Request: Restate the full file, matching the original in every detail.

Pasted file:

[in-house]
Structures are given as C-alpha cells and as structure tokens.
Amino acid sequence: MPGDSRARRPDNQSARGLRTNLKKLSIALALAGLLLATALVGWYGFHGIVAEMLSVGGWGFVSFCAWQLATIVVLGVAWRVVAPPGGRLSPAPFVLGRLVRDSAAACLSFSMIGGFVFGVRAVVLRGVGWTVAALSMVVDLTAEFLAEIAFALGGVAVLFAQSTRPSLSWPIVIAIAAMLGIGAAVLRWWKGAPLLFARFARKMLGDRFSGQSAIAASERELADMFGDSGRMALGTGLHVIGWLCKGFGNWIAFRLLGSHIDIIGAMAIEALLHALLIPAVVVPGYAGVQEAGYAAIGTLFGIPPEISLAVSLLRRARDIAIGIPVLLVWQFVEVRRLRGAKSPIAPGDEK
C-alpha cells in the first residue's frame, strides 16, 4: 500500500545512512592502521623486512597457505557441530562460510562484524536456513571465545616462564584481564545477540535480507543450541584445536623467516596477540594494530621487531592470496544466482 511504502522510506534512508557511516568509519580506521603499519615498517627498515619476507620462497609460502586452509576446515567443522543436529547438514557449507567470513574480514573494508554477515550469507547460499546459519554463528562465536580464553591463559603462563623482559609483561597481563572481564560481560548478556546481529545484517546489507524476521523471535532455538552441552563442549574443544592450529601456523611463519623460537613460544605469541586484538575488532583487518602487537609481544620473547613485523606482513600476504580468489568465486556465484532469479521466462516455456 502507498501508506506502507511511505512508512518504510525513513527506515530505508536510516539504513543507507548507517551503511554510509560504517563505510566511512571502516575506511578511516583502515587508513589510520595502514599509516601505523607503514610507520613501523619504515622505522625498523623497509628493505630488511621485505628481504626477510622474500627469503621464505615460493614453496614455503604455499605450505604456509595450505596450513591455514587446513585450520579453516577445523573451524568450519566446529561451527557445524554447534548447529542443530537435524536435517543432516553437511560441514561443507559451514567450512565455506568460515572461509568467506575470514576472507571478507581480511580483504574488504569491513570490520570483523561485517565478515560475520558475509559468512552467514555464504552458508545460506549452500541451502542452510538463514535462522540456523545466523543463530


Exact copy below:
[in-house]
Structures are given as C-alpha cells and as structure tokens.
Amino acid sequence: MPGDSRARRPDNQSARGLRTNLKKLSIALALAGLLLATALVGWYGFHGIVAEMLSVGGWGFVSFCAWQLATIVVLGVAWRVVAPPGGRLSPAPFVLGRLVRDSAAACLSFSMIGGFVFGVRAVVLRGVGWTVAALSMVVDLTAEFLAEIAFALGGVAVLFAQSTRPSLSWPIVIAIAAMLGIGAAVLRWWKGAPLLFARFARKMLGDRFSGQSAIAASERELADMFGDSGRMALGTGLHVIGWLCKGFGNWIAFRLLGSHIDIIGAMAIEALLHALLIPAVVVPGYAGVQEAGYAAIGTLFGIPPEISLAVSLLRRARDIAIGIPVLLVWQFVEVRRLRGAKSPIAPGDEK
C-alpha cells in the first residue's frame, strides 16, 4: 500500500545512512592502521623486512597457505557441530562460510562484524536456513571465545616462564584481564545477540535480507543450541584445536623467516596477540594494530621487531592470496544466482 511504502522510506534512508557511516568509519580506521603499519615498517627498515619476507620462497609460502586452509576446515567443522543436529547438514557449507567470513574480514573494508554477515550469507547460499546459519554463528562465536580464553591463559603462563623482559609483561597481563572481564560481560548478556546481529545484517546489507524476521523471535532455538552441552563442549574443544592450529601456523611463519623460537613460544605469541586484538575488532583487518602487537609481544620473547613485523606482513600476504580468489568465486556465484532469479521466462516455456 502507498501508506506502507511511505512508512518504510525513513527506515530505508536510516539504513543507507548507517551503511554510509560504517563505510566511512571502516575506511578511516583502515587508513589510520595502514599509516601505523607503514610507520613501523619504515622505522625498523623497509628493505630488511621485505628481504626477510622474500627469503621464505615460493614453496614455503604455499605450505604456509595450505596450513591455514587446513585450520579453516577445523573451524568450519566446529561451527557445524554447534548447529542443530537435524536435517543432516553437511560441514561443507559451514567450512565455506568460515572461509568467506575470514576472507571478507581480511580483504574488504569491513570490520570483523561485517565478515560475520558475509559468512552467514555464504552458508545460506549452500541451502542452510538463514535462522540456523545466523543463530